Across my street, on the roofs of three over-sized, developer-templated new homes on a cul-de-sac, are perched approximately 200 glaucous-winged gulls. In winter, they like to hang in our river valley, making use of available roofs and abundant garbage cans. Between our winter squalls, they come to these suburban places to wait for the wind and rain to sweep off Puget Sound.
Every morning in winter, too, the crows leave their roosting places just south of us, from the river valley where green spaces and warehouses provide the perfect place to spend the night. At barely sunrise, these erratically-flying specks fill the skies with croaks and caws, deploying to their various hunting territories. It’s said a crow will remember your face. I like to think the group who spends the day foraging in my neighborhood are the same guys every year.
Last spring we had a bumper crop of Steller’s jays. In a nest hidden in one of our trees, the jay parents successfully raised 3 chicks. The family quintet filled our garden with noisy strife and play, yelling at the crows, dropping empress-tree seeds onto the sidewalk. They’re all still around this winter.
Then there’s the winter robins. I’ve learned that there are more robins around in fall and winter, here in the Pacific Northwest. This is certainly true here. It’s the holly’s fault—and only our backyard hollies. Three trees were happily growing when we bought this place, and only last year I learned these are considered invasive. Who knew? Except true, I find holly striplings all over the garden. And try to cut one down without digging up the roots. I’M BA-ACK. However, the fall robins mob the holly berries November through January (thus the source of the numerous holly striplings). They also favor my bird bath, the big one, with the warmer in it. It’s a favorite of the robins, jays, starlings and the spotted towhee and is right under my front window from which I spy on them as they bathe and drink.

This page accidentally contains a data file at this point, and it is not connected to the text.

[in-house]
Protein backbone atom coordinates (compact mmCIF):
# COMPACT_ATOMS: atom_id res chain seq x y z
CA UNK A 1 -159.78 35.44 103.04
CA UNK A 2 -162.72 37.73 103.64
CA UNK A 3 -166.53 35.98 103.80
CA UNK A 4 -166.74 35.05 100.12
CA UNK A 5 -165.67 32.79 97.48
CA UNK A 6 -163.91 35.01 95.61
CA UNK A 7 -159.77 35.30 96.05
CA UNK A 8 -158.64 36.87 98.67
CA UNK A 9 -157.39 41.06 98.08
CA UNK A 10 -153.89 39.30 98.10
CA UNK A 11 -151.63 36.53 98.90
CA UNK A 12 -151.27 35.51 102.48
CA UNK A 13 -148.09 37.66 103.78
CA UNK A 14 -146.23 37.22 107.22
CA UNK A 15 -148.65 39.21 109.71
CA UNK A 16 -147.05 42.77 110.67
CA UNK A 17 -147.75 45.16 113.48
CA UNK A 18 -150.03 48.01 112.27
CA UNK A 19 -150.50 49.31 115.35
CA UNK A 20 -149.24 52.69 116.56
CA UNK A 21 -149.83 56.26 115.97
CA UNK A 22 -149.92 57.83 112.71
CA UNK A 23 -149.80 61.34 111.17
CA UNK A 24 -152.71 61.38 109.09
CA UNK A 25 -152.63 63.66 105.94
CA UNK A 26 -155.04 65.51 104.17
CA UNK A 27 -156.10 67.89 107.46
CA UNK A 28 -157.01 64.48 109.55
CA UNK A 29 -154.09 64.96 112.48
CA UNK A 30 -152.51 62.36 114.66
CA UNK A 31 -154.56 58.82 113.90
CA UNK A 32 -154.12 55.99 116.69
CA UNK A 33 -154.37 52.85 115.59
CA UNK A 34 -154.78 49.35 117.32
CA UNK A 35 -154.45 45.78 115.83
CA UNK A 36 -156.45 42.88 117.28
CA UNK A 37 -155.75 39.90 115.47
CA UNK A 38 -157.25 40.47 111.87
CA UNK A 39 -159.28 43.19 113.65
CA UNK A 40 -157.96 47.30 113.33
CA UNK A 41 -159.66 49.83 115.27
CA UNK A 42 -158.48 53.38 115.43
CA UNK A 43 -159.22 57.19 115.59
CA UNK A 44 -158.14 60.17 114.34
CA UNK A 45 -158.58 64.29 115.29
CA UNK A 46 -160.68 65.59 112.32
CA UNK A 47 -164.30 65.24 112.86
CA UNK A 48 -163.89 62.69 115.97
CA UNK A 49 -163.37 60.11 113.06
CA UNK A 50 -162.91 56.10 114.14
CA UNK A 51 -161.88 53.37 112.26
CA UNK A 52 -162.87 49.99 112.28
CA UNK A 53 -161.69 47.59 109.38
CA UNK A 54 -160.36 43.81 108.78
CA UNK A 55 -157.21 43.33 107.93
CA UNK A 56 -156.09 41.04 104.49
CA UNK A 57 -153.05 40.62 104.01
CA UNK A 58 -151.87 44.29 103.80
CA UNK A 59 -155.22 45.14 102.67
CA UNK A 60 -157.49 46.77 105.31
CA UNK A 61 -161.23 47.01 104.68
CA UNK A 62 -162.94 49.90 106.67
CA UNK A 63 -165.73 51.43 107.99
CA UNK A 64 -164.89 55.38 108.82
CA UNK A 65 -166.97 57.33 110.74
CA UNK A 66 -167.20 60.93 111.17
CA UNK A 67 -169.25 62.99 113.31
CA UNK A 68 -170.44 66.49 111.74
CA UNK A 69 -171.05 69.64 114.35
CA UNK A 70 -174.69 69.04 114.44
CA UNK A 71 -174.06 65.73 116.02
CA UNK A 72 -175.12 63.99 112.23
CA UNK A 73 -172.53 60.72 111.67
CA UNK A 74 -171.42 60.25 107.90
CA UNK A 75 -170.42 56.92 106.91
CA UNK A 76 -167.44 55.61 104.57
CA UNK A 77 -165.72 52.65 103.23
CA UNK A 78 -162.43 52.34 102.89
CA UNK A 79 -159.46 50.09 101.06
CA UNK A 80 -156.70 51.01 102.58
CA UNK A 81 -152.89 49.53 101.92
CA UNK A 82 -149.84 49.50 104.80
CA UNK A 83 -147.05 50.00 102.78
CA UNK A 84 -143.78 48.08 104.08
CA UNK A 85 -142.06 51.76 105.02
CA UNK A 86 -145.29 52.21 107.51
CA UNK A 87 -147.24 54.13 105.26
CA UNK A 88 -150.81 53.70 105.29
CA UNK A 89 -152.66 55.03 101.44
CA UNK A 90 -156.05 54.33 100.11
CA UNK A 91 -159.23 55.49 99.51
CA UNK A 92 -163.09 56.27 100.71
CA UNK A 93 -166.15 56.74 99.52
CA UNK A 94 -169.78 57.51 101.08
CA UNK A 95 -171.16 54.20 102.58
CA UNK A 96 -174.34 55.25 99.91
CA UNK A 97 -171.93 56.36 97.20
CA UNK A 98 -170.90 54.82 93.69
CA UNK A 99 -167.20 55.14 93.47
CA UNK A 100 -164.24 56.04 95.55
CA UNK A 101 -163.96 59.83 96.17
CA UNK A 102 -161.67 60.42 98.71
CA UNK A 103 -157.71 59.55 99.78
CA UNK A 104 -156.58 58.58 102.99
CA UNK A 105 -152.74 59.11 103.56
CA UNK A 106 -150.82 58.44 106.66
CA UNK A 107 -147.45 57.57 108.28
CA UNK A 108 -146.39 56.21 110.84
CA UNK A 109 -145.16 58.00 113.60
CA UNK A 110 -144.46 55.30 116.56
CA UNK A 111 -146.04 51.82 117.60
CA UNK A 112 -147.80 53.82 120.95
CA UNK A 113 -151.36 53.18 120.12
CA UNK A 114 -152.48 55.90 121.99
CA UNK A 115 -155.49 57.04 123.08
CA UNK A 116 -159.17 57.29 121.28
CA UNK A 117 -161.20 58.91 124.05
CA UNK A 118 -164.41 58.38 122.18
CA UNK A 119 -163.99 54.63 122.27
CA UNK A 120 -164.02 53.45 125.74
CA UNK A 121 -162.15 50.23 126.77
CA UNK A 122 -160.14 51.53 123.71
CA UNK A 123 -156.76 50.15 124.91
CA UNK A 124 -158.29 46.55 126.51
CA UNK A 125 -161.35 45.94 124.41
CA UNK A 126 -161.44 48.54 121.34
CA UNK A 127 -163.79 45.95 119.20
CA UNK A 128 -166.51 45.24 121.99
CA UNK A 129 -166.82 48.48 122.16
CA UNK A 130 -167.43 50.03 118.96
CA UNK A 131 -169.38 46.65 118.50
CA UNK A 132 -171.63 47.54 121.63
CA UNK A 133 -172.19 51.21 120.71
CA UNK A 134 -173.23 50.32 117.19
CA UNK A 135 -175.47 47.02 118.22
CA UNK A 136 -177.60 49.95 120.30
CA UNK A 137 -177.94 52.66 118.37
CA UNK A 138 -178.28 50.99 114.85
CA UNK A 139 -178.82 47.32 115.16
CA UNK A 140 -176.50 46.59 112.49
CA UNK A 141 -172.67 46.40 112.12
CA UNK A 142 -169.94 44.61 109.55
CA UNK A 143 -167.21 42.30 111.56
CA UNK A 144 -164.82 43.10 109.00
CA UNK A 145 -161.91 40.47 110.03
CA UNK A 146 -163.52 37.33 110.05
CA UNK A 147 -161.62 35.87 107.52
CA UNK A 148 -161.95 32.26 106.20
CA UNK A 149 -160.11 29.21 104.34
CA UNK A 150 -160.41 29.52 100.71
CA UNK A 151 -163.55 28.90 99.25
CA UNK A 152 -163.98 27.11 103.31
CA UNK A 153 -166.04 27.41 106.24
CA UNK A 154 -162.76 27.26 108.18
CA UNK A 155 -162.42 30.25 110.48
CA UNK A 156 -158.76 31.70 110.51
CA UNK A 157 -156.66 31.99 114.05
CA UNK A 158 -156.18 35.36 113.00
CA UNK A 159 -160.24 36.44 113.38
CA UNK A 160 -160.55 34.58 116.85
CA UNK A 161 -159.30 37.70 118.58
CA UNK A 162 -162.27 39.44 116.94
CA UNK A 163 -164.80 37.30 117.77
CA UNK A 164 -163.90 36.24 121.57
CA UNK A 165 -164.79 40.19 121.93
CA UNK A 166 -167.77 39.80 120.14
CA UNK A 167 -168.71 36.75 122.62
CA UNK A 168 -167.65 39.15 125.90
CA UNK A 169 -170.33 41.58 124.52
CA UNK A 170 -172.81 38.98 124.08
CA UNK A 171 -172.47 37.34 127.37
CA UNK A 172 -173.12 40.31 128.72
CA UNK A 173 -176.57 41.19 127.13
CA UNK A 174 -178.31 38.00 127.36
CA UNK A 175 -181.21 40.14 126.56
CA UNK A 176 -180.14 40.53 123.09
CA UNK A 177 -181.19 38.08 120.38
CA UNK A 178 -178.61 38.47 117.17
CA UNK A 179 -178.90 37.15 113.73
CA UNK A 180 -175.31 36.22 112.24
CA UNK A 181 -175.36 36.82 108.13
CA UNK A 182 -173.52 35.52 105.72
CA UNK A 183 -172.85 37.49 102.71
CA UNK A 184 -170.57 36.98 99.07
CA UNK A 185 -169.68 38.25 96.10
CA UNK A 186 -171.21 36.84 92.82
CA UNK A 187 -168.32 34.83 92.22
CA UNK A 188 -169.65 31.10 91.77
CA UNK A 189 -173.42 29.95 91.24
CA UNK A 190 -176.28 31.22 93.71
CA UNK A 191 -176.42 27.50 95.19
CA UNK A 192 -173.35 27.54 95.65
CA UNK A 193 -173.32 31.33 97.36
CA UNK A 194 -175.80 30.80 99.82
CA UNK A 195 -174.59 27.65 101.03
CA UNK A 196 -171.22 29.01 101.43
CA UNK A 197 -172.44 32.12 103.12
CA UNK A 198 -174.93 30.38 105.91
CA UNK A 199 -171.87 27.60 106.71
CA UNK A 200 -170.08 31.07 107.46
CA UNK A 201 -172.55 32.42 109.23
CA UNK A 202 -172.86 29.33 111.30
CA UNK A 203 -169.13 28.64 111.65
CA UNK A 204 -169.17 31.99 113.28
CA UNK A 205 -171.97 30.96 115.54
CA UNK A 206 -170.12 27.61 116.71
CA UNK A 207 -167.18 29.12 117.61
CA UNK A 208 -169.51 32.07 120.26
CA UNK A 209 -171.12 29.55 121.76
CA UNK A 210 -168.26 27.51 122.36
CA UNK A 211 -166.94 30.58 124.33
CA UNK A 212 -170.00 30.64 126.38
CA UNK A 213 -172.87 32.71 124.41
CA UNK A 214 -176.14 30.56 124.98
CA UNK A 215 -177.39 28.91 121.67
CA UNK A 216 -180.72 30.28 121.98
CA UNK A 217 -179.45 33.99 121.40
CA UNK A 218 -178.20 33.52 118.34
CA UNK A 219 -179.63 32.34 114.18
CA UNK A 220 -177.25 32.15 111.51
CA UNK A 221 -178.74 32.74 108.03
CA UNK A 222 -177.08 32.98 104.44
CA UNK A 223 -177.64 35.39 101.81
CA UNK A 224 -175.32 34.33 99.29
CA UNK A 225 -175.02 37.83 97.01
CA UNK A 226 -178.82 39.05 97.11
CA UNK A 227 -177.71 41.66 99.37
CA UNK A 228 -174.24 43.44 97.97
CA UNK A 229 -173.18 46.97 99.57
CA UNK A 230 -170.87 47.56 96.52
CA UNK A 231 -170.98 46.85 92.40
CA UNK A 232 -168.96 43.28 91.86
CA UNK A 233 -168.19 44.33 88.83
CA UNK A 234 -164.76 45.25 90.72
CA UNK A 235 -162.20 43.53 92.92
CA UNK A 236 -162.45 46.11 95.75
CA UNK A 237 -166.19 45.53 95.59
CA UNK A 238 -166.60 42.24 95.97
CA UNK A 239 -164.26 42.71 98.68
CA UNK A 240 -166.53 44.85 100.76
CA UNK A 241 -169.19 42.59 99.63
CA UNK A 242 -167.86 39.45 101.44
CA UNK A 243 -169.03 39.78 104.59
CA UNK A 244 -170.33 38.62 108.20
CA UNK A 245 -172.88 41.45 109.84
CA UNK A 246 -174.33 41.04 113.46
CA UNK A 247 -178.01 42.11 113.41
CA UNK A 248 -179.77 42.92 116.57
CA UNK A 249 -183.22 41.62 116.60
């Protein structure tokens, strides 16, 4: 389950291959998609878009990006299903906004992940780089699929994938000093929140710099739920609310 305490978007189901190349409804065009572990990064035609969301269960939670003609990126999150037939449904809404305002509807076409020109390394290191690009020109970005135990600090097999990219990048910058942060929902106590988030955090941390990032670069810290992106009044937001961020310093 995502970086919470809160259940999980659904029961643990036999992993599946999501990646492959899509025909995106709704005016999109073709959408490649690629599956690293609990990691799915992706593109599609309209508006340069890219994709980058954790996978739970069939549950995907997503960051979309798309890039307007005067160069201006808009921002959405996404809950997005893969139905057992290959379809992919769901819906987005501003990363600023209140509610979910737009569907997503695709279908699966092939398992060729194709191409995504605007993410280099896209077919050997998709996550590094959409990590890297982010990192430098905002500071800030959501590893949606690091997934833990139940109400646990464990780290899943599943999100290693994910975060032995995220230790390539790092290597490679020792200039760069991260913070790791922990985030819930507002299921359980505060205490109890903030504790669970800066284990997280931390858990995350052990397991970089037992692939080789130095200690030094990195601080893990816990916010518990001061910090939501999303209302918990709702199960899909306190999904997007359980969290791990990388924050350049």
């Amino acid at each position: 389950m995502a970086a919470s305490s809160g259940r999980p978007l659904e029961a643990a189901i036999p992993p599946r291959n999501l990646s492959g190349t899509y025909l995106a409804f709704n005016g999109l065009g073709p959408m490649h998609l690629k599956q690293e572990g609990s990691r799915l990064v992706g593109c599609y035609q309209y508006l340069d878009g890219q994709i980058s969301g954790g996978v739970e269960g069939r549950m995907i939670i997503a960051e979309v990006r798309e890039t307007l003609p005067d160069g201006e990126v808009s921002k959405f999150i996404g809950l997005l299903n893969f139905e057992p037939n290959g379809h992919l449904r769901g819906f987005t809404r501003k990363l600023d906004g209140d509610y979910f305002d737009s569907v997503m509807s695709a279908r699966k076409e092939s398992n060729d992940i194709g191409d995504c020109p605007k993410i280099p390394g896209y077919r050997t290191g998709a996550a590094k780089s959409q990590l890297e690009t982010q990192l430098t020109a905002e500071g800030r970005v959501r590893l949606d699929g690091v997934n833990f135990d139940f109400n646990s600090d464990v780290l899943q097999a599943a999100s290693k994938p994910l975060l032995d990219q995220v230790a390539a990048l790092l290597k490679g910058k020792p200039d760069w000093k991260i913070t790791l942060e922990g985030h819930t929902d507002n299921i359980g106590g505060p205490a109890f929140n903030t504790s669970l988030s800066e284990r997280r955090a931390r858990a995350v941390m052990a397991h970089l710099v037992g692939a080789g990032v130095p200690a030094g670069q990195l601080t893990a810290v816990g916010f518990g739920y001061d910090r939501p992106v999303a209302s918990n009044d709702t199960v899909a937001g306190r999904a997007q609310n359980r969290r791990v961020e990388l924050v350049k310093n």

So this wordy (birdy—oh ick) prologue brings me around to what I did last Saturday (December 29th). My friend and I joined two experienced birders and a small group of others for the Audubon Christmas Bird Count. On the wettest, windiest day, I opted to go with those who would be counting along Alki Beach, a Seattle neighborhood on Puget Sound. Along with fabulous views of downtown Seattle across Eliot Bay, complete with frequent ferries, Akli hems the east, north and western borders of West Seattle.
In spite of the sideways rain and wind, it was a fabulous day. I wanted to see sea and shore birds and learn how to tell the difference between a double-crested and a Brandt’s cormorant. There were mew gulls, glaucous-winged gulls and glaucous gulls (yes, they are different, according to the experts), grebes and numerous ducks: Barrow’s golden-eyes, harlequins, common mergansers, buffleheads and scoters. Two bald eagles made a brief appearance (yawn—they’re everywhere, but, don’t get me wrong, still the most beautiful sight you will ever see). Our birder expert was most excited to see Eurasian collared doves, a transplant whose empire is expanding. We stood in eye-stomping rain and wind to see the harlequins, and spend the last moments a neighborhood pond. In the wind and rain.
I knew I was wet. I did not wear rain pants—I don’t have any, actually, but I will now—but I did have my REI raincoat on. But when I peeled off my layers when I got home after eight hours in the weather (with a lunch-break at a Starbucks, where we occupied a round table, binoculars placed in a circle in the middle like a weird ritual.), my skin was damp—all layers saturated. My clothes fell to the floor with a plop and that hot shower saved my life.
Still I won’t trade the sight of dozens of turnstones and surf-birds waiting out the weather on the rocks below the path, so enamored I forgot to take a photo of them. I swear they knew the wave from the ferry-wake was coming, because for no reason they woke up chattering and flitted away from the water’s edge moments before the wave hit.
How did they know?